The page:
Children with disability (CwD) are an integral part of the student body, and their education must be a part of the education discourse in India. Economically vulnerable sections are more prone to becoming disabled owing to poor living conditions. Disability worsens poverty by limiting employment opportunities and higher out of pocket expenditure on healthcare. Hence, poverty is both a cause and an effect of disability. This increases inequalities in society.
Education is an important asset for disabled persons to live with dignity. Inclusive education is a system wherein all children, including those with a disability, are taught together under the same roof. It aims to do away with segregated education, which excludes children based on their natural abilities.
Rights of Persons with Disabilities (RPD) Act (2016) aims to create an equitable society for persons with disability. Chapter 3 of the Act talks about the right to free education for CwD in a school of their liking. The Act prioritises resources and physical access (e.g. distribution of aid and appliances) or infrastructures such as ramps in schools over transforming systems like pedagogy, curriculum or attitudes. Michael Fullan has drawn insights from countries that have successfully implemented inclusive education. He talks about three stages:
- First, strong policies that favour inclusivity.
- Second, a robust training program for teachers.
- Third, an ecosystem of education consultants and researchers who produce knowledge and information needed for problem-solving and decision making on the field.
India has solid policies for inclusive education; Integrated Education of Disabled Children (IEDC) 1974, National Trust for Welfare of Persons with Autism, Cerebral Palsy, Mental Retardation, and Multiple Disabilities Act 1999. Therefore, India has passed stage one, however, it is stuck between stages two and three. It needs a strong teacher training program to progress to stage two and subsequently to stage three.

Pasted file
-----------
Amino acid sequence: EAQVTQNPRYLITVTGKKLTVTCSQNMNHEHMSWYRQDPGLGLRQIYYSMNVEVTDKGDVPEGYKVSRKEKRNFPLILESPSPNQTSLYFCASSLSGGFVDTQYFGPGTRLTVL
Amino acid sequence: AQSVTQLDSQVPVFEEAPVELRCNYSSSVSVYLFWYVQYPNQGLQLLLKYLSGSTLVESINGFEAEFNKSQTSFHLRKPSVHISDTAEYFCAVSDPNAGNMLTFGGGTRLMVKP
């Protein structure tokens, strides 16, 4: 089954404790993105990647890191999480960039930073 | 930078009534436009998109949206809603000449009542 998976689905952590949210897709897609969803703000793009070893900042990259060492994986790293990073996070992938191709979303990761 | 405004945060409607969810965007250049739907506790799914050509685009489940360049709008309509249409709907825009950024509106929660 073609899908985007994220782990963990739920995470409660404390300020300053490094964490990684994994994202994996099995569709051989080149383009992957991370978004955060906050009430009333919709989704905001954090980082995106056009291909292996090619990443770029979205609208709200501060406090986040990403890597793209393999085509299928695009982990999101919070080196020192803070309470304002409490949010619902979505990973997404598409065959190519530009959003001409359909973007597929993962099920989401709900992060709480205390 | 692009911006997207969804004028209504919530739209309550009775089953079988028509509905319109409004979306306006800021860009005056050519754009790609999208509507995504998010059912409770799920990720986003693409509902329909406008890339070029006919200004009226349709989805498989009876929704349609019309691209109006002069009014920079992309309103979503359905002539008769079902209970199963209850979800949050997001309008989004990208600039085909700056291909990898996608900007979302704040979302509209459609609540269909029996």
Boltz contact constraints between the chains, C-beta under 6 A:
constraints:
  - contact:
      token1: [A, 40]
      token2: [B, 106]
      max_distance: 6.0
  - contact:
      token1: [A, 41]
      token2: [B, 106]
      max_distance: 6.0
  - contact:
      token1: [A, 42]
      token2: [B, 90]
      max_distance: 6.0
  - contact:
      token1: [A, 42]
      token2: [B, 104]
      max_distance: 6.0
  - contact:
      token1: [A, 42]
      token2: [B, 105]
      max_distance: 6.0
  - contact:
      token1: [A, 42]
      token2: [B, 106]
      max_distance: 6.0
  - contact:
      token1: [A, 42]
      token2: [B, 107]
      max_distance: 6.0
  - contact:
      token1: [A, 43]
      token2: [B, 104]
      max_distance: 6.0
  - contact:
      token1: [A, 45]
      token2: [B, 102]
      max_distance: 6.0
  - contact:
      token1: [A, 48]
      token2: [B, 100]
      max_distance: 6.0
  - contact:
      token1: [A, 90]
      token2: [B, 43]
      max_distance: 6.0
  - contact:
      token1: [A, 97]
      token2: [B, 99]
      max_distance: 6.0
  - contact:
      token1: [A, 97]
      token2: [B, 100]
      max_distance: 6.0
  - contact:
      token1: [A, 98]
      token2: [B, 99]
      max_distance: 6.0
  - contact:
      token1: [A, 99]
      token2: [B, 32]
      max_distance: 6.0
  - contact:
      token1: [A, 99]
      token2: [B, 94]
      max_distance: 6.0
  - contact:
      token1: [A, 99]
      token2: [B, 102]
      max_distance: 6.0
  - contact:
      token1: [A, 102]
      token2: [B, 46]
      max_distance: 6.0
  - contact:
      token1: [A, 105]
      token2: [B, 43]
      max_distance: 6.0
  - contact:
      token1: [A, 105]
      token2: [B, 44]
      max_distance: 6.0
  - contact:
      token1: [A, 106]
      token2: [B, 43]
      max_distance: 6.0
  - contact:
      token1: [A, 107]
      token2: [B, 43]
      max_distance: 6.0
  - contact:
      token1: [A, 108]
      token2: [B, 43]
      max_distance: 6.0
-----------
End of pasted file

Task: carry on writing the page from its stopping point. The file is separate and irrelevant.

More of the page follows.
The Sarva Shiksha Abhiyan (SSA) educates teachers about inclusivity in the classroom via effective practices in classroom organisation, seating arrangements, teaching-learning material (TLM), individualised education programs (IEPs), evaluation tools, etc. In this teacher training, there is an elective subject – ‘Children with Special Needs’ – that educates teachers on how to identify a disability and include CwD in everyday classroom activities. This elective is voluntary and hence sends out the message that it is not the most important concept under teacher training. As a result, not many teachers get trained in inclusive education.
An NCERT study shows that most teachers in India are not confident in their ability to educate CwD, and the current training support is insufficient. Teachers pointed out that training is given to educate CWD in isolation from other students, whereas in real-life scenarios, they teach both kinds of students together.
A major assumption that the above policies make is that teachers are open to the inclusion principle (and are optimistic about it). This attitude was also related to the quality of training provided to teachers on inclusion. Educators should not be left with trial and error when it comes to making classrooms more inclusive. As a doctor is given rigorous training before she is allowed to treat a patient, the same should be true for educators.
School teachers must be mandated to contextualise curriculum needs as per their classrooms and adopt different learning styles as and when required. This calls for making flexible lesson plans, which can accommodate any changes in classroom dynamics. Assessment and evaluation tools also need to be differentiated for the two groups or designed to provide all students with an equal chance to prove their ability. Lastly, it is important that teachers collaborate with important stakeholders like special educators, paraprofessionals, and parents of CwD.
Two out of three PwDs in India today are unemployed, and a majority of those who do work do so in the unorganised sector as migrant or contractual labour. Most of their families are struggling financially – now even more than before owing to the pandemic. In the face of all of this, how India manages and implements teacher training becomes crucial to turning the tide.
The opinions expressed in this essay are those of the authors. They do not purport to reflect the opinions or views of CCS.